HK Courts have found no presumption of advancement arises for relationships

Hk courts have found no presumption of advancement

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HK Courts have found no presumption of advancement arises for relationships such as: Parent to child’s fiancé / fiancée; Transfers to a child-in-law; Transfers between siblings; Engaged man to fiancée; See Gallagher, Equity and Trusts in Hong Kong at p.330 at footnotes 103-105 for case examples. 45
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Statutory presumption of advancement (marriage engagements) Law Amendment and Reform (Consolidation) Ordinance (Cap.23) Section 25 Gifs between engaged couples (1) A party to an agreement to marry who makes a gif of property to the other party to the agreement on the condition (express or implied) that it shall be returned if the agreement is terminated shall not be prevented from recovering the property by reason only of his having terminated the agreement. (2) The gif of an engagement ring shall be presumed to be an absolute gif; this presumption may be rebutted by proving that the ring was given on condition, express or implied, that it should be returned if the marriage did not take place for any reason. See also Ian Hung Wai v Cheung Sau Kuen [2011] 3 HKLRD 458 at paras 19-20 46
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SPECIAL SITUATION: ILLEGALITY 47
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Importance of presumptions Presumptions: Ofen flimsy , and unreliable . But they have very useful in situations dealing with situations where the trust is set up illegal purposes. Recall the maxim: …He who comes to equity must come with clean hands” So evidence of an illegal purpose cannot be presented to the Court. 48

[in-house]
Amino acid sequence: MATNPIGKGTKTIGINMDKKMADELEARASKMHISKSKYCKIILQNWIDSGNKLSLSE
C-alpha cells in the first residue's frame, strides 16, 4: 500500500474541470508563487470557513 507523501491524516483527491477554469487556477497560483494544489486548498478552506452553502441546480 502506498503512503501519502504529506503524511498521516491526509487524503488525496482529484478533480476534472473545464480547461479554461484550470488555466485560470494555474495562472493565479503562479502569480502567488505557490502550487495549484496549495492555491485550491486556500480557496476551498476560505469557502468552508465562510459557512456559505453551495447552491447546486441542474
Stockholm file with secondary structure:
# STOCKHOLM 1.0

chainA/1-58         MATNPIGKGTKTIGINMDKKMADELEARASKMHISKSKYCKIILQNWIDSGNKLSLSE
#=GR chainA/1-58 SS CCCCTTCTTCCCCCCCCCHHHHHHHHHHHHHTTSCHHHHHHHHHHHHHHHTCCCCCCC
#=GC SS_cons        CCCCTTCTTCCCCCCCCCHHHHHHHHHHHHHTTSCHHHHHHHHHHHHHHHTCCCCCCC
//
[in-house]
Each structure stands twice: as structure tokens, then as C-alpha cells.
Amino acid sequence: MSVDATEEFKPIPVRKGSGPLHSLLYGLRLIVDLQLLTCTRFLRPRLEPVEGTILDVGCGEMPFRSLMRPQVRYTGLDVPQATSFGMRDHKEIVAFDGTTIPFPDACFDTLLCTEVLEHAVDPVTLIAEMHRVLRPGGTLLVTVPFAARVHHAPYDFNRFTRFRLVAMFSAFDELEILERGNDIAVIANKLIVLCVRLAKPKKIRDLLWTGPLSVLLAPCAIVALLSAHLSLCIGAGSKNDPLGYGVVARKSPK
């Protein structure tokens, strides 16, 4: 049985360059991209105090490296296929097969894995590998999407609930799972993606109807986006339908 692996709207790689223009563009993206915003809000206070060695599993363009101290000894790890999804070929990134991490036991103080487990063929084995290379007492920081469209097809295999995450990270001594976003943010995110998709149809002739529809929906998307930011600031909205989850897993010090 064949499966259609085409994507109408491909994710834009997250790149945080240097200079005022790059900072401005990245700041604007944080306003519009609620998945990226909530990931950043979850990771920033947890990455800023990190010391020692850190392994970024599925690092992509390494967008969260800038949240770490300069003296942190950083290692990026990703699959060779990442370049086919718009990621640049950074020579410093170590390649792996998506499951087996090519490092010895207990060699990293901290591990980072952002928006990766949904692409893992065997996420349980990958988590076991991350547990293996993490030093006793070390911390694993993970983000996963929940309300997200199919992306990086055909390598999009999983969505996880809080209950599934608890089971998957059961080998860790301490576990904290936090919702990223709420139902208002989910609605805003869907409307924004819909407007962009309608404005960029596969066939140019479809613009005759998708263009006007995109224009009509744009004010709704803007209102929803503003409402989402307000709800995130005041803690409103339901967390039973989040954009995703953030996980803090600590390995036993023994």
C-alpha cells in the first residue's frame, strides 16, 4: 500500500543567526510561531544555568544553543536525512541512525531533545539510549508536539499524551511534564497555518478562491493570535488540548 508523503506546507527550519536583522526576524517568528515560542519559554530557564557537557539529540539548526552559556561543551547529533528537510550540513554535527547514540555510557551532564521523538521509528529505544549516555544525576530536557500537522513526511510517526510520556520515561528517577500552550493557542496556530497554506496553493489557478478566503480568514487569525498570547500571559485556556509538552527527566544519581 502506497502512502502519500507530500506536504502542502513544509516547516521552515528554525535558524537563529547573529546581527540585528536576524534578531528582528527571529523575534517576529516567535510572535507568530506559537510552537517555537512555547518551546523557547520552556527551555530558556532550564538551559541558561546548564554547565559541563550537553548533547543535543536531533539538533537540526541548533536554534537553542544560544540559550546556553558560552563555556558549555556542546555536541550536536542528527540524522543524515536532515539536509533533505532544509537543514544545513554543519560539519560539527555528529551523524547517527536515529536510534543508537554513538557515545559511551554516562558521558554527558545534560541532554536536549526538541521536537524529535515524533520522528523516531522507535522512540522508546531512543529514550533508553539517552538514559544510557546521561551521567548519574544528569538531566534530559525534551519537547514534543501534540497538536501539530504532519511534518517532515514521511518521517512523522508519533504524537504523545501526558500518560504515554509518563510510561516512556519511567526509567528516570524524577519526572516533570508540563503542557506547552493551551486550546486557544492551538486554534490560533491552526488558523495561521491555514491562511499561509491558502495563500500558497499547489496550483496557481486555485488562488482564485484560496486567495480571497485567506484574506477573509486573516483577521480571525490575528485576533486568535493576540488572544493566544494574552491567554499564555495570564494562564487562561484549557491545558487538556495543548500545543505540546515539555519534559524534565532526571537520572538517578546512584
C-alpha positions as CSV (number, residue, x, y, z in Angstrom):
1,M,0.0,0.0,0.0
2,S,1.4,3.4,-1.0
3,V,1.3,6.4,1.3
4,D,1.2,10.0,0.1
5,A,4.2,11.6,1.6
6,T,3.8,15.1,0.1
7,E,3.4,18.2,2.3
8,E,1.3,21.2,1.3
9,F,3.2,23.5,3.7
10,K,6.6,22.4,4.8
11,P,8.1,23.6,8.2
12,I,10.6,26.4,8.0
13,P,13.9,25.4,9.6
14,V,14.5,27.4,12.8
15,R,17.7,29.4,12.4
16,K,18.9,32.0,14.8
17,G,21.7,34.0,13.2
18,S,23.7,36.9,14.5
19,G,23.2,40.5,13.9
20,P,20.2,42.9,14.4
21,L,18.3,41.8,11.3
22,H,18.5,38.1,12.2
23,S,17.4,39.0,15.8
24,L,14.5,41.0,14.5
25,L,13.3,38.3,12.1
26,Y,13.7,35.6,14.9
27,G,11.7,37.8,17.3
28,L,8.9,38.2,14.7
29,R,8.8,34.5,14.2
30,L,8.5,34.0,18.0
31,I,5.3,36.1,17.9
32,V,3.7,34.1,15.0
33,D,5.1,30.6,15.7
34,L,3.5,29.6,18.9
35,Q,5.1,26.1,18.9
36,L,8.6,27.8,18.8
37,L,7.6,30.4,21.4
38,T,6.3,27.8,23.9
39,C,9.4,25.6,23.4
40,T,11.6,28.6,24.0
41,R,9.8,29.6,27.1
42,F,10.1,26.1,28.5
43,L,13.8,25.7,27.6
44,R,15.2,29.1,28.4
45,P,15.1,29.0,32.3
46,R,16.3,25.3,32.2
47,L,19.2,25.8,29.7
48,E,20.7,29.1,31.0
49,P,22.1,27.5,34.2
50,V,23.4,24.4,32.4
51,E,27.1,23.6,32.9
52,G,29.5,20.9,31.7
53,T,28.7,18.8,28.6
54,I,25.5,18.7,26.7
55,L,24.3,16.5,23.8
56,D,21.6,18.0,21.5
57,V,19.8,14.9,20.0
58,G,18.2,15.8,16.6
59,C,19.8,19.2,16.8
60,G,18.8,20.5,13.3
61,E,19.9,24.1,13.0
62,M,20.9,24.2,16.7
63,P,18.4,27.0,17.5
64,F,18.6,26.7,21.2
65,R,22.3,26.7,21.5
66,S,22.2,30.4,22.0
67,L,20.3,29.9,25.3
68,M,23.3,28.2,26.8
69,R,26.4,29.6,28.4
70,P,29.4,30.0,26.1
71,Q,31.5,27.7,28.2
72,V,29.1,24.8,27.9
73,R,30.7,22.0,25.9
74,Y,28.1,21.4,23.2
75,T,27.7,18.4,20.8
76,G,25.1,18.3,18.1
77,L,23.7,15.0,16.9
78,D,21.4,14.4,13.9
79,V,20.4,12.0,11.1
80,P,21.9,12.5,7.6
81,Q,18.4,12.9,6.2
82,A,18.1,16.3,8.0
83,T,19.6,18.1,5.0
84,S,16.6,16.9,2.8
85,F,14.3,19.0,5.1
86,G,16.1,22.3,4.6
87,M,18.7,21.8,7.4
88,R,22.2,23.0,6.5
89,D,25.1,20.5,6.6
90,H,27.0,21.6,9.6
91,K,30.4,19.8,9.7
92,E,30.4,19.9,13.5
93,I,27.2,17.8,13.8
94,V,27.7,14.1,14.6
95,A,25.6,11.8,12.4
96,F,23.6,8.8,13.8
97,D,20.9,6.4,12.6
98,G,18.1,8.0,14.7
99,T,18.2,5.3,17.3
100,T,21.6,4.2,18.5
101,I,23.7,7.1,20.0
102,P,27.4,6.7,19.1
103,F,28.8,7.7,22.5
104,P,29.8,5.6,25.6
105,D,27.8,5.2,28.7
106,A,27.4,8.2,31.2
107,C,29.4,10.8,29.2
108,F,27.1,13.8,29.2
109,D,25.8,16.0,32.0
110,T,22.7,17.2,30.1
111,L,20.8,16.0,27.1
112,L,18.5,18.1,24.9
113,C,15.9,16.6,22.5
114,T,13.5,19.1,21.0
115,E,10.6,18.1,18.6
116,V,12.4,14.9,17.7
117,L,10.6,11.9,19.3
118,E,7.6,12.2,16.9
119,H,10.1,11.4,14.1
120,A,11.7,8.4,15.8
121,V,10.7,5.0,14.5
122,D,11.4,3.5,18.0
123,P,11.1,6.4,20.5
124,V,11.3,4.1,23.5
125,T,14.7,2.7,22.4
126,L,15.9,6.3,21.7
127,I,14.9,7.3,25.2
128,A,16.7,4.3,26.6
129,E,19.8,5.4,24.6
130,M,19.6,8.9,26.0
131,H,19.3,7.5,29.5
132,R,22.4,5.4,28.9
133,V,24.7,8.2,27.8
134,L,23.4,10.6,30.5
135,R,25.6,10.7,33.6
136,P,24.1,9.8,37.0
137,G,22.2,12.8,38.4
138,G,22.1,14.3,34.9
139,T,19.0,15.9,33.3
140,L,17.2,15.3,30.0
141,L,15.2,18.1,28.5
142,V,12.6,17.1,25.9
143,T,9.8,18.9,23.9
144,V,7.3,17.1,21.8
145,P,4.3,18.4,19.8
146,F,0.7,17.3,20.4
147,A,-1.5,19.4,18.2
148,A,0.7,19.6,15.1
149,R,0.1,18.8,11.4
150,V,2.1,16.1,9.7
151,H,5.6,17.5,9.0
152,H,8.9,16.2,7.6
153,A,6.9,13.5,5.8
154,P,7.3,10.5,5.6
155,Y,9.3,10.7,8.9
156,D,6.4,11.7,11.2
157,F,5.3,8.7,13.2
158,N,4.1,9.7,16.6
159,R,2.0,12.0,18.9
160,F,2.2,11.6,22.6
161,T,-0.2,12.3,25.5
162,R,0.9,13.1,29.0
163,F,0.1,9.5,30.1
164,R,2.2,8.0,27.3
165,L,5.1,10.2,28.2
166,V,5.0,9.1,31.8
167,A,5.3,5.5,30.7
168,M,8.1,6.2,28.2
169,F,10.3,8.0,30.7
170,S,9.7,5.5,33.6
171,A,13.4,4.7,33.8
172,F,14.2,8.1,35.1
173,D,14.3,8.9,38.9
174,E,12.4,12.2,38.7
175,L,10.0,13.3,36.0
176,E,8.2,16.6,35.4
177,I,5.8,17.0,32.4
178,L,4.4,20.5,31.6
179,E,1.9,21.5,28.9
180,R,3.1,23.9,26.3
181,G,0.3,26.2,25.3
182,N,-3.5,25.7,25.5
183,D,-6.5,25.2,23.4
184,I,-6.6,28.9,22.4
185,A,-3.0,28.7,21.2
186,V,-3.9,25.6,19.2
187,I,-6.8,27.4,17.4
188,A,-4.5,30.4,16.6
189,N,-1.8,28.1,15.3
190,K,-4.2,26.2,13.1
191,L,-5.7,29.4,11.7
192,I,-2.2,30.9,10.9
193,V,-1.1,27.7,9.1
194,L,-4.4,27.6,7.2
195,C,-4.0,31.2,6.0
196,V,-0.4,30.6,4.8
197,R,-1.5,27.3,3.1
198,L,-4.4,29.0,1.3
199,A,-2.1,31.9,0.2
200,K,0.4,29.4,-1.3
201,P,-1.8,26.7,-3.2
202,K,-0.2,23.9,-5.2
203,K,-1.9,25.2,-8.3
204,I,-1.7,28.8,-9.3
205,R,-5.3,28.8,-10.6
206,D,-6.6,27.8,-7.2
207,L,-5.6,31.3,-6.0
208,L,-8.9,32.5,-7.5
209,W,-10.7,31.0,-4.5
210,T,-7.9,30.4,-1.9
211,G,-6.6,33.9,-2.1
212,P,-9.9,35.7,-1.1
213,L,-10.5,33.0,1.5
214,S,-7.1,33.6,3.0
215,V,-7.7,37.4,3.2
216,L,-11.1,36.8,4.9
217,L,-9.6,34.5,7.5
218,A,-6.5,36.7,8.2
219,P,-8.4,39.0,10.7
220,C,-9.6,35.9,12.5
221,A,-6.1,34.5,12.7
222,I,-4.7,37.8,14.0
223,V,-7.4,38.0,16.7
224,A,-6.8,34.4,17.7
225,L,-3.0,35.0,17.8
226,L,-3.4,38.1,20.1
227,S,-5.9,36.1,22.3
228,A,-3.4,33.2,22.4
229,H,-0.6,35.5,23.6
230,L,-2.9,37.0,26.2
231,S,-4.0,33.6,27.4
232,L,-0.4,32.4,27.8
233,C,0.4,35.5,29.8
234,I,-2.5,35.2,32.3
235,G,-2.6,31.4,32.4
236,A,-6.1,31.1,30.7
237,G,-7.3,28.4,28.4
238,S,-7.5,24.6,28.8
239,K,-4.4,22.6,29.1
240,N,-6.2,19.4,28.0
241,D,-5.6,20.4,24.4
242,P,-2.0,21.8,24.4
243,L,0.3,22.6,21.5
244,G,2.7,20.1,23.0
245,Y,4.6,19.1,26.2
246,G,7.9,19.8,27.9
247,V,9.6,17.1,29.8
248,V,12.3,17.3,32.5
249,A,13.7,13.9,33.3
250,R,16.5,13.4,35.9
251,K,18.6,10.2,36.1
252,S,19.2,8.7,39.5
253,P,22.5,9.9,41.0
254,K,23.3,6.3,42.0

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Illegality & Intention Therefore, if a party needs to prove the intention behind an illegal transfer (whether it was intended to be a gif or on trust), there would be substantial problems! The presumptions of advancement and resulting trust have therefore been very helpful to fill in gaps in the evidence caused by illegality. 49
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Tinker v Tinker [1970] P 136 Husband was starting a new business venture. He was worried about creditors in case the business failed. On advice from his solicitor, the Husband transferred property to his wife, in order to protect it from possible creditors. The couple divorced: the husband claimed _____? the wife claimed _______? 50
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Tinker v Tinker [1970] P 136 Lord Denning MR at 141 The husband “…found himself on the horns of a dilemma in that, as between himself and his wife, he wished to say that the property belonged to him, whereas, as between himself and his creditors, he wished to say that it belonged to her.” The settlor cannot have it both ways! The settlor cannot blow hot and cold! The settlor cannot have his/her cake and eat it too! Etc. 51
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Tinsley v Milligan [1994] 1 AC 340 Stella Tinsley and Kathleen Milligan (the Defendant) purchased a property to live in together and also to operate as a lodging business to help pay for the house. The property was registered in Tinsley’s name only.
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  • Elliot Fung
  • Wills and trusts, Trust law, Constructive Trust, Settlor

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